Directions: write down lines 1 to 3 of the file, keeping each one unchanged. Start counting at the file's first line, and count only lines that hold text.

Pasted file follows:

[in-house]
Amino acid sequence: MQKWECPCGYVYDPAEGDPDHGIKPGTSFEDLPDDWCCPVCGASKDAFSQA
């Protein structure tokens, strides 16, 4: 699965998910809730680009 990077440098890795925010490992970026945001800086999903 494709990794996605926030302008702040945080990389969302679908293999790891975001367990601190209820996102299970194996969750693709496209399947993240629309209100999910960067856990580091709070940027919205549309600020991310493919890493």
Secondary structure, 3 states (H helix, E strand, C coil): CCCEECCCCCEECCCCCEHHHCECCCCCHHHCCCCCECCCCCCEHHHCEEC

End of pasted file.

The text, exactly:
[in-house]
Amino acid sequence: MQKWECPCGYVYDPAEGDPDHGIKPGTSFEDLPDDWCCPVCGASKDAFSQA
């Protein structure tokens, strides 16, 4: 699965998910809730680009 990077440098890795925010490992970026945001800086999903 494709990794996605926030302008702040945080990389969302679908293999790891975001367990601190209820996102299970194996969750693709496209399947993240629309209100999910960067856990580091709070940027919205549309600020991310493919890493």